The Israeli drama “Time of Favor” has a certain timeliness to it–its depiction of the chasm between secular realists and fundamentalist zealots in the Jewish state has undeniable interest at a time when the Middle Eastern conflict has once more entered a violent phase and the possibility of an “end game” is being debated–but that can’t overcome its dramatic feebleness and a distinctly homely production. Joseph Cedar’s film is clearly sincere, but ultimately its melodramatic heaviness swamps its good intentions.

The skeleton of the script is a romantic triangle, a miniaturized “Pearl Harbor” arrangement, involving Michal (Tinkerbell), the daughter of a traditionist rabbi living in a West Bank settlement, and two of the teacher’s students, studious Pini (Edan Alterman) and his best friend army officer Menachem (Aki Avni). Just as Michal rebuffs Pini’s advances, Menachem returns from training to take leadership of a newly-formed military unit composed entirely of Orthodox recruits, and he and Michal fall in love. Much of the footage is devoted to their inability to stay apart despite the effect they know it will have on Pini, and ultimately Pini, feeling betrayed, undertakes a bomb assault against the Dome of the Rock on Temple Mount, a sacred Muslim site. In the supposedly tense finale, Menachem and Michal, though suspected of complicity (along with Rabbi Meltzer) in the plot by government agents, track Pini through a maze of tunnels leading to the mount, seeking to dissuade him from his plan.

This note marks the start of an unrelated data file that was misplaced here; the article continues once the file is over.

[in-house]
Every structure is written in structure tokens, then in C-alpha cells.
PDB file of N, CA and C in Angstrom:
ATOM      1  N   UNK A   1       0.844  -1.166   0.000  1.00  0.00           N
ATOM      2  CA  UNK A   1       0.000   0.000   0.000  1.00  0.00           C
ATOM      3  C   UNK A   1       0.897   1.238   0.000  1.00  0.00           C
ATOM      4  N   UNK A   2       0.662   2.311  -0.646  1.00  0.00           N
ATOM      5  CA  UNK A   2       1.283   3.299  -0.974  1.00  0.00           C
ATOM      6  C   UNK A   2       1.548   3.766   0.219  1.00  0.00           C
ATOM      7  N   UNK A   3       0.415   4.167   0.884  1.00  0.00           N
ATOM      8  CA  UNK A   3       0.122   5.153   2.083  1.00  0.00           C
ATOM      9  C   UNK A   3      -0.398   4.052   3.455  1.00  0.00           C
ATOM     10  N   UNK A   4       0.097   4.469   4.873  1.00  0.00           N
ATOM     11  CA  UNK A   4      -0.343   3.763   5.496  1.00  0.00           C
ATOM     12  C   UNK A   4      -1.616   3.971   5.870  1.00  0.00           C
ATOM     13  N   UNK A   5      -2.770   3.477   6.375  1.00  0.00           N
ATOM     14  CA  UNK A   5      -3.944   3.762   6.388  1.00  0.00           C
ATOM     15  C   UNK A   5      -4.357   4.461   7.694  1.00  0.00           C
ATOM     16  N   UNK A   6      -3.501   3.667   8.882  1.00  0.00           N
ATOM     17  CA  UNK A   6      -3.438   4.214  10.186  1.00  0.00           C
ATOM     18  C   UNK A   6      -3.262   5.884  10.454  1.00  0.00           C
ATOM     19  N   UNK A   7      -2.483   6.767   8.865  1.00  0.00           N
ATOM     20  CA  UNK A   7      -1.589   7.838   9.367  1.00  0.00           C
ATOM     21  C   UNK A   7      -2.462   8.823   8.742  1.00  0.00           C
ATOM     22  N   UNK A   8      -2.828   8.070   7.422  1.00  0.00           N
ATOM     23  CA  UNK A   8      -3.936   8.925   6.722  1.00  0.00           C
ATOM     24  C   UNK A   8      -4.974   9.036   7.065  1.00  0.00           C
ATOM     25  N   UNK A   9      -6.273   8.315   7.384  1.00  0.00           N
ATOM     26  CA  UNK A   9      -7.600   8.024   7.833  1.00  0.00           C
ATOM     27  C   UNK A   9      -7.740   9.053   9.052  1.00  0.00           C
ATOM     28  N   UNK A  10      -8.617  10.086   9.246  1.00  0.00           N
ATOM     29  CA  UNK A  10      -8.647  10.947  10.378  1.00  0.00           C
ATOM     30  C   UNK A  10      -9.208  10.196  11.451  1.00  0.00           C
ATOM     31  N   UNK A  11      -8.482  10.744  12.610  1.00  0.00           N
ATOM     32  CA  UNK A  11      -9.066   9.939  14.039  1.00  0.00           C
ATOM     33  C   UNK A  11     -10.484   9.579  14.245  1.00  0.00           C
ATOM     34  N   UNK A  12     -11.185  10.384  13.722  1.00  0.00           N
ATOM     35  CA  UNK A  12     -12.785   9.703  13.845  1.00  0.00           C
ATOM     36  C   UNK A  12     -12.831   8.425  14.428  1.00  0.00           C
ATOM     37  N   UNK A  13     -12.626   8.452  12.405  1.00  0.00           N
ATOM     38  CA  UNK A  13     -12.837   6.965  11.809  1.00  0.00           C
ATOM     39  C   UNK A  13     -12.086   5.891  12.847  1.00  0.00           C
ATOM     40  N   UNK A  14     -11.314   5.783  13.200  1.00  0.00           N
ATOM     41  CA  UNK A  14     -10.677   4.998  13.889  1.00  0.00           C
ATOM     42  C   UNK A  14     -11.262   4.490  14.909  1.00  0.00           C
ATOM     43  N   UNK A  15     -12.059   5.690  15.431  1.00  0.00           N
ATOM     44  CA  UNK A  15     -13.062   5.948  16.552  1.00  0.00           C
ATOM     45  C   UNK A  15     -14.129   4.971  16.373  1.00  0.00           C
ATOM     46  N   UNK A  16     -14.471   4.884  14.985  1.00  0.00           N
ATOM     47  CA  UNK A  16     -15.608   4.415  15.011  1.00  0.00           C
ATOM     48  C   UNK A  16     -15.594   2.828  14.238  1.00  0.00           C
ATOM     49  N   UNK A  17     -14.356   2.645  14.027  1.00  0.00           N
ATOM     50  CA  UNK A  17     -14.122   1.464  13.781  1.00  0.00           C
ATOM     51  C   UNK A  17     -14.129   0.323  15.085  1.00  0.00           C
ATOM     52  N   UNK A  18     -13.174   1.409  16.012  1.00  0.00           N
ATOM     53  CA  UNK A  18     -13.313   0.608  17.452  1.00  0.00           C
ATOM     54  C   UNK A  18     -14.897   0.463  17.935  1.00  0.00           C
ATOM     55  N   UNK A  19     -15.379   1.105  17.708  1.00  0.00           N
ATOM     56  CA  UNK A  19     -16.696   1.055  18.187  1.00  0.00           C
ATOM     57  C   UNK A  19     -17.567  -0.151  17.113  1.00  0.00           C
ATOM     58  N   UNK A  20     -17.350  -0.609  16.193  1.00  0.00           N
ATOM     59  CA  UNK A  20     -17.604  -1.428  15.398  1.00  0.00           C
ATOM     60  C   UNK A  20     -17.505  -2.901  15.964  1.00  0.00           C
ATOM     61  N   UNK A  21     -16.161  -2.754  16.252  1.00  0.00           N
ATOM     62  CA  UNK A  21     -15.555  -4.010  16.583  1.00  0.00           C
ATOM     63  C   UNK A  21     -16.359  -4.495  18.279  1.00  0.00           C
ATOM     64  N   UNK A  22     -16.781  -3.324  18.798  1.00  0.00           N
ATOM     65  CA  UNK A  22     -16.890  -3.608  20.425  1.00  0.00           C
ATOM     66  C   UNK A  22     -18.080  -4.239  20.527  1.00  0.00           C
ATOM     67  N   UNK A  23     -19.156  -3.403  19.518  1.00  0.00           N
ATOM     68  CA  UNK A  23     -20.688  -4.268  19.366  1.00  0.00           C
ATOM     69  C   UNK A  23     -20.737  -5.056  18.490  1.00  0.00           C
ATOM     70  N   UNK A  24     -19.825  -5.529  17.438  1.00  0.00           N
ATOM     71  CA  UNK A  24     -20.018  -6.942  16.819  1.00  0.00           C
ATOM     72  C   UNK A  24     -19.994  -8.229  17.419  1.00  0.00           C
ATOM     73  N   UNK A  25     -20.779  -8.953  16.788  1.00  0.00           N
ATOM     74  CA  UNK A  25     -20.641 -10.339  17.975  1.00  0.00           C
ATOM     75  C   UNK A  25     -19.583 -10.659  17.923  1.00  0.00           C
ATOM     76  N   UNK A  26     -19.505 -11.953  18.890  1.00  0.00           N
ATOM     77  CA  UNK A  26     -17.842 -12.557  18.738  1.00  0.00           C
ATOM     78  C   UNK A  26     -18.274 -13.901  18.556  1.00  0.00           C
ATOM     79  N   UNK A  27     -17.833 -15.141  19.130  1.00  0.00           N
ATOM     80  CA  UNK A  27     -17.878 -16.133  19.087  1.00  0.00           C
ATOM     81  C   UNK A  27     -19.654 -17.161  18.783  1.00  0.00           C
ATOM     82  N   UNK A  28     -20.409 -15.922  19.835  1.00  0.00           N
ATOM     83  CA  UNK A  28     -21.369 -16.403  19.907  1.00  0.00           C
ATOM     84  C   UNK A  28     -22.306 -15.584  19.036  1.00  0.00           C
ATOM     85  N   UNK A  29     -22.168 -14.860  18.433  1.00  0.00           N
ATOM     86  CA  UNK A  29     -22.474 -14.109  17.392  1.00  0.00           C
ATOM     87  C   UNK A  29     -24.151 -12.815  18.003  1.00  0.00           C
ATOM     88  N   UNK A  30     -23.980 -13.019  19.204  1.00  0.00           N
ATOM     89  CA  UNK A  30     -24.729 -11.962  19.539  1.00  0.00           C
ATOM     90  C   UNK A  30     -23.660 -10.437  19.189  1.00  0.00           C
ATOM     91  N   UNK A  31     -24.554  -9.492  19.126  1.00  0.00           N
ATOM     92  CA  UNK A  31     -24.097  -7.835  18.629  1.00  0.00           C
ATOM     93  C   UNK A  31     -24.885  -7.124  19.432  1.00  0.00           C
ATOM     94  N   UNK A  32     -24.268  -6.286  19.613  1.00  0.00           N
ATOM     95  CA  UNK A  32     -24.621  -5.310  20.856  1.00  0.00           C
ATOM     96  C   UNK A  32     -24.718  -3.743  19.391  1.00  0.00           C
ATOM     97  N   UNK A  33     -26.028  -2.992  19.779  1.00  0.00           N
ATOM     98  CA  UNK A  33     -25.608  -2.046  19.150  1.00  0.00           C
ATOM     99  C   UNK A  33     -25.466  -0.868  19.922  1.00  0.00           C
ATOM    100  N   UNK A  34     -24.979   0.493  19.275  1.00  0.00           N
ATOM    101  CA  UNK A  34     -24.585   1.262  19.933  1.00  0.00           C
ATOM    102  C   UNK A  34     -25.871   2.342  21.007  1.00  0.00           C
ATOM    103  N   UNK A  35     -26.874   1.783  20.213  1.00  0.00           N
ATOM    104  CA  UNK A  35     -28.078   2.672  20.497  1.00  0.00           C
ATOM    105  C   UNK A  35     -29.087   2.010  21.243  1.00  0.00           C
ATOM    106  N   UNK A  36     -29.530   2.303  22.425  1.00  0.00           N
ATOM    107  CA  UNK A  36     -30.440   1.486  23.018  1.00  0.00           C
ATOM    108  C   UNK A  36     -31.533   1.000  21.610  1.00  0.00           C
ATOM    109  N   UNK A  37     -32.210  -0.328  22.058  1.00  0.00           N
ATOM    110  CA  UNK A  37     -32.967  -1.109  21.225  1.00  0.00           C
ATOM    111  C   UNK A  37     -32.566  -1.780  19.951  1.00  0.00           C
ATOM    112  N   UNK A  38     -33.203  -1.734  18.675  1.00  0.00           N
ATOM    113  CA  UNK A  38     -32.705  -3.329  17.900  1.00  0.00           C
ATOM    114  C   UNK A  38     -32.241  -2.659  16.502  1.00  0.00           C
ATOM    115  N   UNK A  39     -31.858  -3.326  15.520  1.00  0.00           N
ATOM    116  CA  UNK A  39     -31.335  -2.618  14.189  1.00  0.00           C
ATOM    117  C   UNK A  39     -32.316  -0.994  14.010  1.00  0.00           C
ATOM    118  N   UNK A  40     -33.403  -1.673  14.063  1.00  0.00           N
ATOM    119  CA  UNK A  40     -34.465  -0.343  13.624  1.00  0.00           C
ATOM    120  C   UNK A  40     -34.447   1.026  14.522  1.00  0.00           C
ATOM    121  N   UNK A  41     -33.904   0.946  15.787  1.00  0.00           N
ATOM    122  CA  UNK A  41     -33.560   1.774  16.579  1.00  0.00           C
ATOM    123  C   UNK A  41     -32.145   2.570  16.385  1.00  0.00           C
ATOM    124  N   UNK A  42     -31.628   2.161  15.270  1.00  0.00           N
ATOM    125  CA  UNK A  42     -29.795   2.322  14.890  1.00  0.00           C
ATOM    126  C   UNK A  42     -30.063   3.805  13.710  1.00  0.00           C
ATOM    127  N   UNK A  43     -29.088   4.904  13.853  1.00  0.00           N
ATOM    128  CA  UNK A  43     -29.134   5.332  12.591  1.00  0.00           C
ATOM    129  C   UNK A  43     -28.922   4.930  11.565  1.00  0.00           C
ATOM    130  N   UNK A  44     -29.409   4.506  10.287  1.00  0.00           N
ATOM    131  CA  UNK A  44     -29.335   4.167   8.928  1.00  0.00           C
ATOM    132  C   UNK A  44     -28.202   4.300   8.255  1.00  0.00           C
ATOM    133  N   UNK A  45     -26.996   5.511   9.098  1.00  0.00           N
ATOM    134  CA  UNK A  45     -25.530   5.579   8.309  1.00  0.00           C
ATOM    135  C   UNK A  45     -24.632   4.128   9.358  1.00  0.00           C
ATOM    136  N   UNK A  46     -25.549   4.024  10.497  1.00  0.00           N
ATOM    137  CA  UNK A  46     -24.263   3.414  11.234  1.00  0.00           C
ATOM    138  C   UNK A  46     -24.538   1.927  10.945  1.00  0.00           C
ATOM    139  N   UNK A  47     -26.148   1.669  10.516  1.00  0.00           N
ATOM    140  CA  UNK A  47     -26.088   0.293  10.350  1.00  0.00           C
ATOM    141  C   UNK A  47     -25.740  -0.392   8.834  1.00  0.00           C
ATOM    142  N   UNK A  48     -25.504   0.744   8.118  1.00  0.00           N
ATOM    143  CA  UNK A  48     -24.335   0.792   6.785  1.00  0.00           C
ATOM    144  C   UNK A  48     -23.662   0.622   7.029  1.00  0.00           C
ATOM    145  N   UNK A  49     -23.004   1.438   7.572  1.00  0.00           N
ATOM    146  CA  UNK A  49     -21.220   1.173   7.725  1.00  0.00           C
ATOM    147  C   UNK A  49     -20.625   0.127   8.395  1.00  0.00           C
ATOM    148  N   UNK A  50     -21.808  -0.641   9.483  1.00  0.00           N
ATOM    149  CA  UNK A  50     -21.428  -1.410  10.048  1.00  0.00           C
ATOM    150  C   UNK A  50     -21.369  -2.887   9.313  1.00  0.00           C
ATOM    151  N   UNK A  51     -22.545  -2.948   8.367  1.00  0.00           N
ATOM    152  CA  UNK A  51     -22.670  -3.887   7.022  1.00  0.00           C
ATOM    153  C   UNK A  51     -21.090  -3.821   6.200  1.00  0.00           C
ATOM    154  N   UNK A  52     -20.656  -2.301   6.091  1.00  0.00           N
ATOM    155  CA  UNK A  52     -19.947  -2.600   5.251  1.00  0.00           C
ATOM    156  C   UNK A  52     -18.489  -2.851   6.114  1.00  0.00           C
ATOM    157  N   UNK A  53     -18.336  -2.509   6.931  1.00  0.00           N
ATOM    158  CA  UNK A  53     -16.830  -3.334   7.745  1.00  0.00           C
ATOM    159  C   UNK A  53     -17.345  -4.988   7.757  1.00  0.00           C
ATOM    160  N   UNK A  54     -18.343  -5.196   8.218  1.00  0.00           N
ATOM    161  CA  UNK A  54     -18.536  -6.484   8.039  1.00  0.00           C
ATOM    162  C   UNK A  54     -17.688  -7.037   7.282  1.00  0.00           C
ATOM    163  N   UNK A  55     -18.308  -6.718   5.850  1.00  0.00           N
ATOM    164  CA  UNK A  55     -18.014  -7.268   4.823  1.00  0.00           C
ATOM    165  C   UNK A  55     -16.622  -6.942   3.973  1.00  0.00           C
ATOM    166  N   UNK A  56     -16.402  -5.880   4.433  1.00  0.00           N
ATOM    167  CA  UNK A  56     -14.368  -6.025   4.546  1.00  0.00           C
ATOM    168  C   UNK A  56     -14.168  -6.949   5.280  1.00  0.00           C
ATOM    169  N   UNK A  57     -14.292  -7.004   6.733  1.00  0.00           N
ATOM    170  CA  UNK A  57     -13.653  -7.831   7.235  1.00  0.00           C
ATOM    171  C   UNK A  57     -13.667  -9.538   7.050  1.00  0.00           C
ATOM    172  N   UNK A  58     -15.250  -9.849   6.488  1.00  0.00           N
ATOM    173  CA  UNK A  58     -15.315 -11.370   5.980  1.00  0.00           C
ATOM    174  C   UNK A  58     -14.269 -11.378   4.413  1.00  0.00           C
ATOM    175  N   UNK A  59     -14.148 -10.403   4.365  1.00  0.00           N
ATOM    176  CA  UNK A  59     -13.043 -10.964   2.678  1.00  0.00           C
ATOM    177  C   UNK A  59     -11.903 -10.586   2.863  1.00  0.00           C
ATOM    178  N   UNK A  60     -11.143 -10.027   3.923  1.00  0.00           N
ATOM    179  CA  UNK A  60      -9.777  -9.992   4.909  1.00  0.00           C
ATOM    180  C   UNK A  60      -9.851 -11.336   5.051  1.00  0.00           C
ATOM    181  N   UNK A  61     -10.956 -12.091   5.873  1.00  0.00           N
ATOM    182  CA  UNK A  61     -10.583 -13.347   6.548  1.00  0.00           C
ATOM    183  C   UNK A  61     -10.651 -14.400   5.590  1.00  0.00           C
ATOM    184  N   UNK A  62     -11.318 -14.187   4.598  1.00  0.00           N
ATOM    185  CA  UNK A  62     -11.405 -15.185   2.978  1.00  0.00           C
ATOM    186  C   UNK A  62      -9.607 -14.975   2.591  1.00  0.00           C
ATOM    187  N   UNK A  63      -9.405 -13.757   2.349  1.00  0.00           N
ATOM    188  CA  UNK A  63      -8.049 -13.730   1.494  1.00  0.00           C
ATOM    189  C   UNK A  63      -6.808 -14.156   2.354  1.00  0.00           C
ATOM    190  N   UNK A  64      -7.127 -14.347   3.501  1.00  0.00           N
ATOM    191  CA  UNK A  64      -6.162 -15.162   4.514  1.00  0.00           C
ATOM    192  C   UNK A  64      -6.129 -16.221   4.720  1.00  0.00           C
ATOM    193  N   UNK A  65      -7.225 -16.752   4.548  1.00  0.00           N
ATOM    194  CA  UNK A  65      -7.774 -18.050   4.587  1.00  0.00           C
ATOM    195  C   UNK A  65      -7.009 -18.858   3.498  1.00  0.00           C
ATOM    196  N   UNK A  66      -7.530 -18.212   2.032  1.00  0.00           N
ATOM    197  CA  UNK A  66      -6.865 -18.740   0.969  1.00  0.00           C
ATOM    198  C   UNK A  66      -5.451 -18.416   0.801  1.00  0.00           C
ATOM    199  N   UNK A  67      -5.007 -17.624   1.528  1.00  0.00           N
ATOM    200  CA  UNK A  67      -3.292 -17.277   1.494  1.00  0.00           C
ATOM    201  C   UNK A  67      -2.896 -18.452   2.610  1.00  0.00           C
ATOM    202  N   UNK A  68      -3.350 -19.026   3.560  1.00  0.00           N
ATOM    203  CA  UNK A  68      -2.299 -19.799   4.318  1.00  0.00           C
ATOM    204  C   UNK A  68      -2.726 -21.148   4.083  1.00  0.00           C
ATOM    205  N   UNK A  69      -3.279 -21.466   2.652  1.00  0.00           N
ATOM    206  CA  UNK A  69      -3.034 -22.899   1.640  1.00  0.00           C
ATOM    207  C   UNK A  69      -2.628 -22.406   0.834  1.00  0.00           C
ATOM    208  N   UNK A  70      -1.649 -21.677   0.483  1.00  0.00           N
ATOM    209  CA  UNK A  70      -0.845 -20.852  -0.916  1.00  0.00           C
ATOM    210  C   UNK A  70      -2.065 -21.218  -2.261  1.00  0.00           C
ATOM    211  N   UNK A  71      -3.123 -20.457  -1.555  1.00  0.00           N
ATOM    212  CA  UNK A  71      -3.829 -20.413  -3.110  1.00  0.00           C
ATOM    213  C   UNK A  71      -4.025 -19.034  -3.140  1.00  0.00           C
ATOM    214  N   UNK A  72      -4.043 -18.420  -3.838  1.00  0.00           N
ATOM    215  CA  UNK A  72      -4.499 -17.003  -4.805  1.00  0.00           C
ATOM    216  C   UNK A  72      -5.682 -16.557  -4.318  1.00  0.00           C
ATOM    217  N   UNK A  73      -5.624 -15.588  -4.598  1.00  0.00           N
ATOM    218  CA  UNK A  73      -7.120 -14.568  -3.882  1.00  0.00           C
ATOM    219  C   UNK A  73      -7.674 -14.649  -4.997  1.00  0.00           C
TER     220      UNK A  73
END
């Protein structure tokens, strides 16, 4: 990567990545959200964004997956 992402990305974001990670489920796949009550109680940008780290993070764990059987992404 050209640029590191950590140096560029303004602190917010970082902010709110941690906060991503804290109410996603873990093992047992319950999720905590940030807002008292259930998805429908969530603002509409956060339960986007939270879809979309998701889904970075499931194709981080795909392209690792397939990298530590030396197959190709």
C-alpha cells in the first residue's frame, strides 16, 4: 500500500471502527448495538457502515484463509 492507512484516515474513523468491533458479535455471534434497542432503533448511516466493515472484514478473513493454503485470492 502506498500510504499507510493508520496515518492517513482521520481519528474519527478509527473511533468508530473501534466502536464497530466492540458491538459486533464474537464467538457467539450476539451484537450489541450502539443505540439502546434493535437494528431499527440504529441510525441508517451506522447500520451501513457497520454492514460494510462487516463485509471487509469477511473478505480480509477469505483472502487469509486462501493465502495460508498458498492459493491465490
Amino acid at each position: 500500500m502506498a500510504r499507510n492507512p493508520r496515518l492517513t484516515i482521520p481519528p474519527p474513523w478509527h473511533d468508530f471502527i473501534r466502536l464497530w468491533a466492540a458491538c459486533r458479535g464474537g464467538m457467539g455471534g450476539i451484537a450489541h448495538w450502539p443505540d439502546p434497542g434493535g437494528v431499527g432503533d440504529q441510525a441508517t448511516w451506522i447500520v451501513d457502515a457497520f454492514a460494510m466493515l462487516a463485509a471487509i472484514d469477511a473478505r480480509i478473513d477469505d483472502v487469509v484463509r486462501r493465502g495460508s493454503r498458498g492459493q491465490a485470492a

Aside from the fact that in the current circumstances it’s odd to encounter a script that centers on a Jewish suicide bomber, “Time of Favor” loses points in not sufficiently clarifying either the political or the religious issues underpinning the story. (It’s frustrating that the plot contains absolutely no Palestinian presence, for example.) The narrative shorthand probably wouldn’t matter to an Israeli audience, but in America it could prove a problem for many viewers. Nor, under Cedar’s rather plodding direction, do Avni, Tinkerbell and Alterman succeed in transforming the lead characters into much more than stereotypes. The production, moreover, is at the lower rungs of the professional ladder: the picture often looks dim and murky, and the performances suffer in the gloom.

One can admire the fact that through “Time of Favor” Cedar is expressing his indignation at the assassination of Prime Minister Rabin and trying to expose the rift that the horrible occurrence highlighted in Israeli society. Unfortunately, his earnest but heavy-handed effort neither clarifies nor successfully dramatizes the issues he’s trying to raise.